(cricket) A sideways movement of the ball when it bounces (caused by rotation in flight).

Spinverb

stream in jets, of liquids;

‘The creek spun its course through the woods’;

Turnnoun

(poker) The fourth communal card in Texas hold 'em.

Spinverb

cause to spin;

‘spin a coin’;

Turnnoun

The flop (the first three community cards) in Texas hold 'em.

Spinverb

make up a story;

‘spin a yarn’;

Turnnoun

A deed done to another.

‘One good turn deserves another.’; ‘I felt that the man was of a vindictive nature, and would do me an evil turn if he found the opportunitynb....’;

Spinverb

form a web by making a thread;

‘spiders spin a fine web’;

Turnnoun

(rope) A pass behind or through an object.

Spinverb

work natural fibers into a thread;

‘spin silk’;

Turnnoun

Character; personality; nature.

Spinverb

twist and turn so as to give an intended interpretation;

‘The President's spokesmen had to spin the story to make it less embarrasing’;

Turnnoun

(soccer) An instance of going past an opposition player with the ball in one's control.

Spinverb

prolong or extend;

‘spin out a visit’;

Turnnoun

A short skit, act, or routine.

Turnverb

To cause to move upon a center, or as if upon a center; to give circular motion to; to cause to revolve; to cause to move round, either partially, wholly, or repeatedly; to make to change position so as to present other sides in given directions; to make to face otherwise; as, to turn a wheel or a spindle; to turn the body or the head.

‘Turn the adamantine spindle round.’; ‘The monarch turns him to his royal guest.’;

Turnverb

To cause to present a different side uppermost or outmost; to make the upper side the lower, or the inside to be the outside of; to reverse the position of; as, to turn a box or a board; to turn a coat.

Turnverb

To give another direction, tendency, or inclination to; to direct otherwise; to deflect; to incline differently; - used both literally and figuratively; as, to turn the eyes to the heavens; to turn a horse from the road, or a ship from her course; to turn the attention to or from something.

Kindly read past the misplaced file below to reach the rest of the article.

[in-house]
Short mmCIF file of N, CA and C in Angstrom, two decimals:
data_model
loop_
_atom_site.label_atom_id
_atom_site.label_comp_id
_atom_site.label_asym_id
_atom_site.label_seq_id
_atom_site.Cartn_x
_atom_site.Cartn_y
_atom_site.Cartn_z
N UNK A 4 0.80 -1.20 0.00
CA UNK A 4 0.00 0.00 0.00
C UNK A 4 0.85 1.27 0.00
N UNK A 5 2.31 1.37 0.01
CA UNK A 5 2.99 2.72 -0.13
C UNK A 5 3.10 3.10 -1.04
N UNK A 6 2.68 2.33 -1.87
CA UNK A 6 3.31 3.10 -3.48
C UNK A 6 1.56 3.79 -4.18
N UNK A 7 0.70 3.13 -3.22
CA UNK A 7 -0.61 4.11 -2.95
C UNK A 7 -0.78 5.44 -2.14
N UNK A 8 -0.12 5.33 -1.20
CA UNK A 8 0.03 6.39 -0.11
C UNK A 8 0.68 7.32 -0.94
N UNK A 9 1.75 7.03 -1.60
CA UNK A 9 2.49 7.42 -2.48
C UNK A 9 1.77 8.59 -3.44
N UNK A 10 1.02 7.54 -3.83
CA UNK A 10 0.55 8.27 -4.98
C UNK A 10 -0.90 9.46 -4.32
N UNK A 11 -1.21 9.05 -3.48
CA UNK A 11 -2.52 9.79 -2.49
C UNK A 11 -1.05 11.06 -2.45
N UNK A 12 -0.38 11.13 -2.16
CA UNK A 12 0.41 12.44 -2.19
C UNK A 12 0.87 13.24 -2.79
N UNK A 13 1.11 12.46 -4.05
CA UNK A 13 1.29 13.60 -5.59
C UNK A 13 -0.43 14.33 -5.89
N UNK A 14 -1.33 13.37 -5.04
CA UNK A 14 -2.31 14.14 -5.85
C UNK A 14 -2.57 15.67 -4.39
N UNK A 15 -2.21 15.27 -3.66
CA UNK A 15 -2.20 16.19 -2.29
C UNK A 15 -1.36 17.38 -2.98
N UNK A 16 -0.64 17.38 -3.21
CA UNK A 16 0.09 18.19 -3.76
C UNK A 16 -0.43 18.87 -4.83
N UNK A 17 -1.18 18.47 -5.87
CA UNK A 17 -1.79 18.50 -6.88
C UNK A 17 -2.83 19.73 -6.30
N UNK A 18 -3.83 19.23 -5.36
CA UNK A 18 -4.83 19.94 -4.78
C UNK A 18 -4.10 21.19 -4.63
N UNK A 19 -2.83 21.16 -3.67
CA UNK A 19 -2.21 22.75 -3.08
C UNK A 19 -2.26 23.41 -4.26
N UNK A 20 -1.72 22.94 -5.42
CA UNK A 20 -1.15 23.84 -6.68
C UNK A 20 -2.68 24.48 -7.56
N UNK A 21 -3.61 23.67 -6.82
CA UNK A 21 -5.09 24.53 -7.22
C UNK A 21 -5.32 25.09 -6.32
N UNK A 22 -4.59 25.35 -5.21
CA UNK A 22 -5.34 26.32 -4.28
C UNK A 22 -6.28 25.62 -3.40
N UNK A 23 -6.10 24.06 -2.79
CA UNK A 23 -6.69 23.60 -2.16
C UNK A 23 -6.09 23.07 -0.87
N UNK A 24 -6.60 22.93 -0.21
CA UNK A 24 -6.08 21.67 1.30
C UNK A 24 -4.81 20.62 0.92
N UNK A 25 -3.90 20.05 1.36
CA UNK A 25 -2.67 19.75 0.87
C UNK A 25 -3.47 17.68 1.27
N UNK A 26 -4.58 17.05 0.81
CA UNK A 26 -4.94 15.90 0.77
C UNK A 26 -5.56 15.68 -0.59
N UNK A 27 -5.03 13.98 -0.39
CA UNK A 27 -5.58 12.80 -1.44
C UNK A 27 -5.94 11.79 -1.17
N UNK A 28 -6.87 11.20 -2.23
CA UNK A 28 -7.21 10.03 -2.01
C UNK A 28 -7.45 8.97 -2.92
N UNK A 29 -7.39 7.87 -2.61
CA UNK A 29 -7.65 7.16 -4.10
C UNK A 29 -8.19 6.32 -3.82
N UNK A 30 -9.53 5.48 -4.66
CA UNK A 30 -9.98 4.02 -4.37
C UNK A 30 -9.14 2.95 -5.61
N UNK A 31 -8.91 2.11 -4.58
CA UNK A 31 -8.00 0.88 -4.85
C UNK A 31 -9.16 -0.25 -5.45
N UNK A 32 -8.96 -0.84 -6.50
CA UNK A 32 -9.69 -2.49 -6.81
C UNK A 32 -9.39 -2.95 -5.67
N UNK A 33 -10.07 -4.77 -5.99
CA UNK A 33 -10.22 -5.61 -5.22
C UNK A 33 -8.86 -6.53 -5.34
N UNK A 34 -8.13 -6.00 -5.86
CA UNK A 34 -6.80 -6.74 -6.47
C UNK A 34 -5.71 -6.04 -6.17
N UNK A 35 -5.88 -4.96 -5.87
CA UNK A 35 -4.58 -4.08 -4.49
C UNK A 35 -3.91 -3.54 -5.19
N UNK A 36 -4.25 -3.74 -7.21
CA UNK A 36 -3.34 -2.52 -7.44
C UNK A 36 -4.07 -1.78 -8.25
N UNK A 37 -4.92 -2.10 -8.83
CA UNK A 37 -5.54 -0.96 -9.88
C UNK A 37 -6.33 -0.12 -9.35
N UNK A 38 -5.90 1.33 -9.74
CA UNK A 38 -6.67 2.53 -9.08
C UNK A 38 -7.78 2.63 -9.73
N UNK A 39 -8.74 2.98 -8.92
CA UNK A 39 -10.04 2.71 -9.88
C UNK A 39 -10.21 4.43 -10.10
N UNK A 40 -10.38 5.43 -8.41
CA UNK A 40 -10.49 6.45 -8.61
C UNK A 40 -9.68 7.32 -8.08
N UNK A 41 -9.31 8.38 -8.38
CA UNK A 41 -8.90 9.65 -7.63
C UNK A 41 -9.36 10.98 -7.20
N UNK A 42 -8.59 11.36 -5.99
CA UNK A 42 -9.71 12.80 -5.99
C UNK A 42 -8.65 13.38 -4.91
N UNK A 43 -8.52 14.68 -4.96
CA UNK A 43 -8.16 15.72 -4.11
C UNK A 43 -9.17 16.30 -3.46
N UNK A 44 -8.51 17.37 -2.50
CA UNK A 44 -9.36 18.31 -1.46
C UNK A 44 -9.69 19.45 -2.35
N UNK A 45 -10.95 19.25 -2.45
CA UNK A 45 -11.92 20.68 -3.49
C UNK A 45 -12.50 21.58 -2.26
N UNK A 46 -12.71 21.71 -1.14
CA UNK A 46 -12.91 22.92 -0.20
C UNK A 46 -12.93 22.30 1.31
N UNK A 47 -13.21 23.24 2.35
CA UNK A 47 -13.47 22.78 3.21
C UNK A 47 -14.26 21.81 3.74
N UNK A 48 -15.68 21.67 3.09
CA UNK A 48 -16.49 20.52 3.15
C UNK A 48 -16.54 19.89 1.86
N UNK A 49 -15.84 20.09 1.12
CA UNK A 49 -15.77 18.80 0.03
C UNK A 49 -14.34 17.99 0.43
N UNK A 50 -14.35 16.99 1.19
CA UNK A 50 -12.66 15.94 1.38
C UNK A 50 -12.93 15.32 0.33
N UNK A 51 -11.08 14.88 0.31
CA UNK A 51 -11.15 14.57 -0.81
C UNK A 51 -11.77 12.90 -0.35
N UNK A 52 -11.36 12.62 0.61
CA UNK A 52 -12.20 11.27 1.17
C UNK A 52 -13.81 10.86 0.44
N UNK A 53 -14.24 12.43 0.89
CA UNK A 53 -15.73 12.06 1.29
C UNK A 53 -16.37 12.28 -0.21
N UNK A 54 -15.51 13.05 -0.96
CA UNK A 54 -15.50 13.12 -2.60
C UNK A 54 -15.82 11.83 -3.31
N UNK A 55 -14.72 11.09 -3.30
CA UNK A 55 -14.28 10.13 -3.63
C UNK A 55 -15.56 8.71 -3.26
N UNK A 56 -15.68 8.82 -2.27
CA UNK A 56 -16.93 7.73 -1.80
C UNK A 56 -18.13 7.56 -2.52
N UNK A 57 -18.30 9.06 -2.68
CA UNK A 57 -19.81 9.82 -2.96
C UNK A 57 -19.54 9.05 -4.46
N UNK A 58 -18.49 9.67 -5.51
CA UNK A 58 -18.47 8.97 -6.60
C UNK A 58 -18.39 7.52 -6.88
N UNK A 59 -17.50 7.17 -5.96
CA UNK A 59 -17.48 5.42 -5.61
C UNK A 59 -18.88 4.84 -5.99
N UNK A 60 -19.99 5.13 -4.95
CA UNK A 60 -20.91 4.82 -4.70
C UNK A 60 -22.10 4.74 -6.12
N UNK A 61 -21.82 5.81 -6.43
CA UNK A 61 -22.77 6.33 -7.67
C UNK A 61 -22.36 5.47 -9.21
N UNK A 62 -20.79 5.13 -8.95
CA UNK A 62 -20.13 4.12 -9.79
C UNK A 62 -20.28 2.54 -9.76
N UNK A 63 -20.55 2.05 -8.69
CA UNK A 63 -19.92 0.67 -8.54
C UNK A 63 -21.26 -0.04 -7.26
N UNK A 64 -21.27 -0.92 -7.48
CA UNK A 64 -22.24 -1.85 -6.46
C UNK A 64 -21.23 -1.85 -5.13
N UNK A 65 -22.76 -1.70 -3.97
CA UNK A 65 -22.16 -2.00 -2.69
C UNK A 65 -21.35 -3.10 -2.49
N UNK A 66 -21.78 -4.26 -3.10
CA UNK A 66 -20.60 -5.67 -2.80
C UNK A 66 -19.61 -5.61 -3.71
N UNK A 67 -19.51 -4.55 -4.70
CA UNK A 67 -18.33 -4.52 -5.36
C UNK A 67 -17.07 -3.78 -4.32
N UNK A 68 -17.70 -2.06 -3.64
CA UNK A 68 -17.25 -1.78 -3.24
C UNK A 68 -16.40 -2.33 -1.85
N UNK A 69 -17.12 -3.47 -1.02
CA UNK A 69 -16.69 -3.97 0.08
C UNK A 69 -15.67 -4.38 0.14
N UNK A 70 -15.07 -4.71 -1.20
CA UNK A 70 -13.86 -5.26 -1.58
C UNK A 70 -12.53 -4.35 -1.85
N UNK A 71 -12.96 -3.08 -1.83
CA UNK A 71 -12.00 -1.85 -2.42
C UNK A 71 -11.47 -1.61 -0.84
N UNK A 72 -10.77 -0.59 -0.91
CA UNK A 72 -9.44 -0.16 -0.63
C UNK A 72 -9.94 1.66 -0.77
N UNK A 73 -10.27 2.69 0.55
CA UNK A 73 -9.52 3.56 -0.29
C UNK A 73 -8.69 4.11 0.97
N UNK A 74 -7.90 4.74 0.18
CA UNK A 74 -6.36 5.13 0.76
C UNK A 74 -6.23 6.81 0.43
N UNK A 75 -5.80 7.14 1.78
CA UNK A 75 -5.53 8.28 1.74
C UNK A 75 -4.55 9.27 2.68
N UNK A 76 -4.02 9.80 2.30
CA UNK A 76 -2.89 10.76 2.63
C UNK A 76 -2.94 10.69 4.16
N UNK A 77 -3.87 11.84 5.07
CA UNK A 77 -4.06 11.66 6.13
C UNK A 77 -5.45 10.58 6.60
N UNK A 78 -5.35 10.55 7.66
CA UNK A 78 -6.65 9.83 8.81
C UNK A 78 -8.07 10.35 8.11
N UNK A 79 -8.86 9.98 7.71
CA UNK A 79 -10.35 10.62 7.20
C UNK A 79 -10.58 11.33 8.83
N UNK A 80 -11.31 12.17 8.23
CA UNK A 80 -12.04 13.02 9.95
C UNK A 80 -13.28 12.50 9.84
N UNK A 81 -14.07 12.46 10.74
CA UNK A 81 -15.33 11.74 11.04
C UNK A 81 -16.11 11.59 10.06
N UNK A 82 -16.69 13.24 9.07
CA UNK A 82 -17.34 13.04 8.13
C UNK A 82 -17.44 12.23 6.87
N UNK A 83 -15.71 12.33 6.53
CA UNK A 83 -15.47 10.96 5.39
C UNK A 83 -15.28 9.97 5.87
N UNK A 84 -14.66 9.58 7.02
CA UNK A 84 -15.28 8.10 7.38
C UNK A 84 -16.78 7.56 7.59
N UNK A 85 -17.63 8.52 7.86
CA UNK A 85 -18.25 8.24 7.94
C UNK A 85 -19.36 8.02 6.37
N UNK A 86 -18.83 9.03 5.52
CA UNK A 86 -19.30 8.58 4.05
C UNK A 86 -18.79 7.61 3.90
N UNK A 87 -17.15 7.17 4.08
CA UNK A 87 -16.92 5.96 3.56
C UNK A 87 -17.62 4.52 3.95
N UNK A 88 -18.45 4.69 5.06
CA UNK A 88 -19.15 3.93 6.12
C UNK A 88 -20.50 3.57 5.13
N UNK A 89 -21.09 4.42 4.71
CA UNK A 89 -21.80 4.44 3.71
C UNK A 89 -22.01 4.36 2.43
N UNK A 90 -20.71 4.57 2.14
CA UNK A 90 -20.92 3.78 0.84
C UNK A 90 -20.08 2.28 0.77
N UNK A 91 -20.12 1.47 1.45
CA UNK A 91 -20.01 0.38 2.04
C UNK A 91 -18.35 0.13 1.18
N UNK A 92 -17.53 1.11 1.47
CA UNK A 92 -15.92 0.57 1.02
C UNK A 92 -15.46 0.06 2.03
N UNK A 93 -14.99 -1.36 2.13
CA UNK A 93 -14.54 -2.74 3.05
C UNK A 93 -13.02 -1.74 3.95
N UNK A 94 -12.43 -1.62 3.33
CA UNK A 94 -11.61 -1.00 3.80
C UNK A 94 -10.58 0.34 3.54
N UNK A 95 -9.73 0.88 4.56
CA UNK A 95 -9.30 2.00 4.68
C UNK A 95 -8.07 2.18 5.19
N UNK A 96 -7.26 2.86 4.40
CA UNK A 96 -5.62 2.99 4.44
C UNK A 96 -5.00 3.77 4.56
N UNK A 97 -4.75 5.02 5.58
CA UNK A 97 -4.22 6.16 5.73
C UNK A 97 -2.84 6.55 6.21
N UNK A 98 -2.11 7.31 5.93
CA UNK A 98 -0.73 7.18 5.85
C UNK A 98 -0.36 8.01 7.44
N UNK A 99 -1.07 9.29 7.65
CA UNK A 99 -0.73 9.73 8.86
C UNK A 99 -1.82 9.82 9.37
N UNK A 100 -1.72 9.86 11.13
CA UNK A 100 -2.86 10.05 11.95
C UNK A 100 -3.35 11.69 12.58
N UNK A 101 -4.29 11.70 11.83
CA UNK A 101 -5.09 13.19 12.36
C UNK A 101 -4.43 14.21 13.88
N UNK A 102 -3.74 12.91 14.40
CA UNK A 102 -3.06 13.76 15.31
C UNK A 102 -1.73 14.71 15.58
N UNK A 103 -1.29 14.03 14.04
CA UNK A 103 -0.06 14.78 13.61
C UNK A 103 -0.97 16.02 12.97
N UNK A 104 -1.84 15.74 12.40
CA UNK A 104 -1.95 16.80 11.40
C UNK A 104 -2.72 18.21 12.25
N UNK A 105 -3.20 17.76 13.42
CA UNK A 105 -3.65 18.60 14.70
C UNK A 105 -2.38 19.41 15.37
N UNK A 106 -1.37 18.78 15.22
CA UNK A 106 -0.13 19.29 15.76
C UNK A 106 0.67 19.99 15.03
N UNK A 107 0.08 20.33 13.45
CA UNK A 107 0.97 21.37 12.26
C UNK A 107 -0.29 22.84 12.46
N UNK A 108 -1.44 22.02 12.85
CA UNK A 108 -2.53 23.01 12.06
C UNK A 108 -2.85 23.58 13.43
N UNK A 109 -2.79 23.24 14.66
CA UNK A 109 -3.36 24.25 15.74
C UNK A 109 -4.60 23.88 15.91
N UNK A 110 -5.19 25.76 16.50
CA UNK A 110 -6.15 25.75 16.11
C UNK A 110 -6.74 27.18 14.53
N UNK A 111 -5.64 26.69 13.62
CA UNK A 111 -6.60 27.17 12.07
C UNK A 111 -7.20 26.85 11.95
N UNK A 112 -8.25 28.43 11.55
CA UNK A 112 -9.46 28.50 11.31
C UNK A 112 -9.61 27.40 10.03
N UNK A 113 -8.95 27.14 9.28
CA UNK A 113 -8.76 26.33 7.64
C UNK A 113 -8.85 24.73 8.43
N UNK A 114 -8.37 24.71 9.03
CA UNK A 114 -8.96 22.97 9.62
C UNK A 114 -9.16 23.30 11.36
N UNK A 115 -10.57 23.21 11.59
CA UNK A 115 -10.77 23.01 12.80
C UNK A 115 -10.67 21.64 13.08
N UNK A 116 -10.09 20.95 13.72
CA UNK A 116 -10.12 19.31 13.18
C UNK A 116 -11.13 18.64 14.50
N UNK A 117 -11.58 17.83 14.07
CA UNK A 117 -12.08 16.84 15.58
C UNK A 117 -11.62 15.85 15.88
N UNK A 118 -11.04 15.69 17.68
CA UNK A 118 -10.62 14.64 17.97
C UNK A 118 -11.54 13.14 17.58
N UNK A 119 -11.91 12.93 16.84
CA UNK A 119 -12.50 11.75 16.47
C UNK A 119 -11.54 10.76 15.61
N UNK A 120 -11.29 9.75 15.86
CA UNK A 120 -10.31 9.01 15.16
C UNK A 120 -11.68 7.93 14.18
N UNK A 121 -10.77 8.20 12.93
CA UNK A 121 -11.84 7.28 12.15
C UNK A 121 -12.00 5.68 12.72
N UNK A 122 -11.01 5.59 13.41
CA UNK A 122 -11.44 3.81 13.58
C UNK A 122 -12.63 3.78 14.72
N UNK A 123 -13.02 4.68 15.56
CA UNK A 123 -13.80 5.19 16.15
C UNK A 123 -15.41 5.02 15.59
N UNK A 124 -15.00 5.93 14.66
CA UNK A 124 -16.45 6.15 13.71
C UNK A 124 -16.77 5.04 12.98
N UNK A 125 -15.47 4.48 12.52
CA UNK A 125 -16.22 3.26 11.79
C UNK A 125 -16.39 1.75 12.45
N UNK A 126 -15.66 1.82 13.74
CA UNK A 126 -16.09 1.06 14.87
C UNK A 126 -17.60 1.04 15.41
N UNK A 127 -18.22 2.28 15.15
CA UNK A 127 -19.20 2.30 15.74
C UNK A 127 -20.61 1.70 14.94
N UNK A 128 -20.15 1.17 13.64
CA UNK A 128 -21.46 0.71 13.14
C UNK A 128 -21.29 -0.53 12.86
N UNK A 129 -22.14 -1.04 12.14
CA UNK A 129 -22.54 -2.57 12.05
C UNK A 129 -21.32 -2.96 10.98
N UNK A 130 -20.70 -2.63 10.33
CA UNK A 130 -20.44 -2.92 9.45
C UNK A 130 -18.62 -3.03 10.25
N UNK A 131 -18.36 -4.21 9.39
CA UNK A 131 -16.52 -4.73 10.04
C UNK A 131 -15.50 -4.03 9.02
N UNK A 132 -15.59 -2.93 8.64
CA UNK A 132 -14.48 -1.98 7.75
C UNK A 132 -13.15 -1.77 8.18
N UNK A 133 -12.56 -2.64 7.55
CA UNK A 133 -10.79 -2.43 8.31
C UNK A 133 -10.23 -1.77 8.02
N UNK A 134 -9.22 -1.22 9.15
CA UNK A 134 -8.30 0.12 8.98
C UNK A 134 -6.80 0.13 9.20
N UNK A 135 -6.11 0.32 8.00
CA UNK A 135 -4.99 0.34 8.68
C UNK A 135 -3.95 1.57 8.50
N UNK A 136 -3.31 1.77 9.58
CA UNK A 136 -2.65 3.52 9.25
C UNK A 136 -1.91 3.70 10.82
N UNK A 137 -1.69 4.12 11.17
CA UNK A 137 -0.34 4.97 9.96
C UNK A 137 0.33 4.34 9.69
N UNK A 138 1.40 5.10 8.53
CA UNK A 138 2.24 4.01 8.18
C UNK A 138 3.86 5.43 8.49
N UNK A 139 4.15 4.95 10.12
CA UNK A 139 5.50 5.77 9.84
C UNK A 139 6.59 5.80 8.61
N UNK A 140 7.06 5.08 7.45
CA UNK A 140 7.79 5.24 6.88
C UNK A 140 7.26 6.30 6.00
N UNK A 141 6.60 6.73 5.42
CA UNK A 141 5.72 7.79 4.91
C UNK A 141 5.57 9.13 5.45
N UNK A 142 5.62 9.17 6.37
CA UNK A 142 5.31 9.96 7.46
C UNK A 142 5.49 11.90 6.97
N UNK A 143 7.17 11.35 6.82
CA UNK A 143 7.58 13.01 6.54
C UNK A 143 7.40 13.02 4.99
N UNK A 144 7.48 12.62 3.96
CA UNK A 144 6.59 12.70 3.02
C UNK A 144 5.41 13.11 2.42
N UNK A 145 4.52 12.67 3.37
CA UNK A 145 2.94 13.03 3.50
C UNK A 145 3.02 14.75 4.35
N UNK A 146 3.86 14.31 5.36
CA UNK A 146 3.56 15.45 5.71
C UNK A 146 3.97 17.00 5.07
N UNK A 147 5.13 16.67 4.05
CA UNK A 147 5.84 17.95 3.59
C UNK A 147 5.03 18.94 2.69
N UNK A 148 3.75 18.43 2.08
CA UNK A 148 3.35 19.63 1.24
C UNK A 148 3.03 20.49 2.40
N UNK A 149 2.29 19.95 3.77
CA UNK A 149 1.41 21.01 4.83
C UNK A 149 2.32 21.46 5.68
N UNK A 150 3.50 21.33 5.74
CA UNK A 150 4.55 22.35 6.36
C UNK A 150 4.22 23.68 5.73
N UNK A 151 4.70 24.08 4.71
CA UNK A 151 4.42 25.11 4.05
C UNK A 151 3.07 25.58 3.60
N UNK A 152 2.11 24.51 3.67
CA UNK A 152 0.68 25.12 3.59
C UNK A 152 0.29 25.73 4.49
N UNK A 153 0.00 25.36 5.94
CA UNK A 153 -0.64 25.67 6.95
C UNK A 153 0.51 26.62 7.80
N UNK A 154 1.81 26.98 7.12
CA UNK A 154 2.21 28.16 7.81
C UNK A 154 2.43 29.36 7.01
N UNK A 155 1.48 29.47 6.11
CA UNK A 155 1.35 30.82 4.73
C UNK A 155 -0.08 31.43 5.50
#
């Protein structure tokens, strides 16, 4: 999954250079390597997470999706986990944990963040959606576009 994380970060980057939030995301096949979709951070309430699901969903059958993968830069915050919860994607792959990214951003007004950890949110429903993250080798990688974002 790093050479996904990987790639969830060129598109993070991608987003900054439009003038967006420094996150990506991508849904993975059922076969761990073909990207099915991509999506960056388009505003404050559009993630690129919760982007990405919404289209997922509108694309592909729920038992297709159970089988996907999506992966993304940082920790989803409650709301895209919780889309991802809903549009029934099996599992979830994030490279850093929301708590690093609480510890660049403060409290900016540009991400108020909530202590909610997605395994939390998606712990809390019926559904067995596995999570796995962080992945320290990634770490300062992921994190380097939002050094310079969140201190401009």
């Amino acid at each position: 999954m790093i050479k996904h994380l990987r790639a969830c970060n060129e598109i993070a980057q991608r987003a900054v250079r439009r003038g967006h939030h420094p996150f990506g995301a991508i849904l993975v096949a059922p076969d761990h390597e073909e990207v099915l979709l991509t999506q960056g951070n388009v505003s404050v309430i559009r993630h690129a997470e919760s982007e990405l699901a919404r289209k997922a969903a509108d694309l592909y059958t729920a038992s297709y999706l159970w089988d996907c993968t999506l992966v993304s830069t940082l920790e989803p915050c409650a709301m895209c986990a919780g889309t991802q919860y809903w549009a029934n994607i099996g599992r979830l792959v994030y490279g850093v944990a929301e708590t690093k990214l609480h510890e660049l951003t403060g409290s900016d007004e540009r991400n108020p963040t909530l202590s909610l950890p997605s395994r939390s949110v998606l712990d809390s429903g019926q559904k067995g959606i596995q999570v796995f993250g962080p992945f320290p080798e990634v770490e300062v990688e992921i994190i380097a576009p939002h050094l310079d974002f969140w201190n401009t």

‘Thrice I deluded her, and turned to sportHer importunity.’; ‘My thoughts are turned on peace.’;

Turnverb

To change from a given use or office; to divert, as to another purpose or end; to transfer; to use or employ; to apply; to devote.

‘Therefore he slew him, and turned the kingdom unto David.’; ‘God will make these evils the occasion of a greater good, by turning them to advantage in this world.’; ‘When the passage is open, land will be turned most to cattle; when shut, to sheep.’;

Turnverb

To change the form, quality, aspect, or effect of; to alter; to metamorphose; to convert; to transform; - often with to or into before the word denoting the effect or product of the change; as, to turn a worm into a winged insect; to turn green to blue; to turn prose into verse; to turn a Whig to a Tory, or a Hindu to a Christian; to turn good to evil, and the like.

‘The Lord thy God will turn thy captivity, and have compassion upon thee.’; ‘And David said, O Lord, I pray thee, turn the counsel of Ahithophel into foolishness.’; ‘Impatience turns an ague into a fever.’;

Turnverb

To form in a lathe; to shape or fashion (anything) by applying a cutting tool to it while revolving; as, to turn the legs of stools or tables; to turn ivory or metal.

‘I had rather hear a brazen canstick turned.’;

Turnverb

Hence, to give form to; to shape; to mold; to put in proper condition; to adapt.

‘His limbs how turned, how broad his shoulders spread !’; ‘He was perfectly well turned for trade.’;

Turnverb

To translate; to construe; as, to turn the Iliad.

‘Who turns a Persian tale for half a crown.’;

Turnverb

To make acid or sour; to ferment; to curdle, etc.: as, to turn cider or wine; electricity turns milk quickly.

Turnverb

To make a turn about or around (something); to go or pass around by turning; as, to turn a corner.

‘The ranges are not high or steep, and one can turn a kopje instead of cutting or tunneling through it.’; ‘We turn not back the silks upon the merchants,When we have soiled them.’; ‘I'll turn you out of my kingdom.’; ‘This house is turned upside down since Robin Ostler died.’;

Turnverb

To sicken; to nauseate; as, an emetic turns one's stomach.

Turnverb

To move round; to have a circular motion; to revolve entirely, repeatedly, or partially; to change position, so as to face differently; to whirl or wheel round; as, a wheel turns on its axis; a spindle turns on a pivot; a man turns on his heel.

‘The gate . . . on golden hinges turning.’;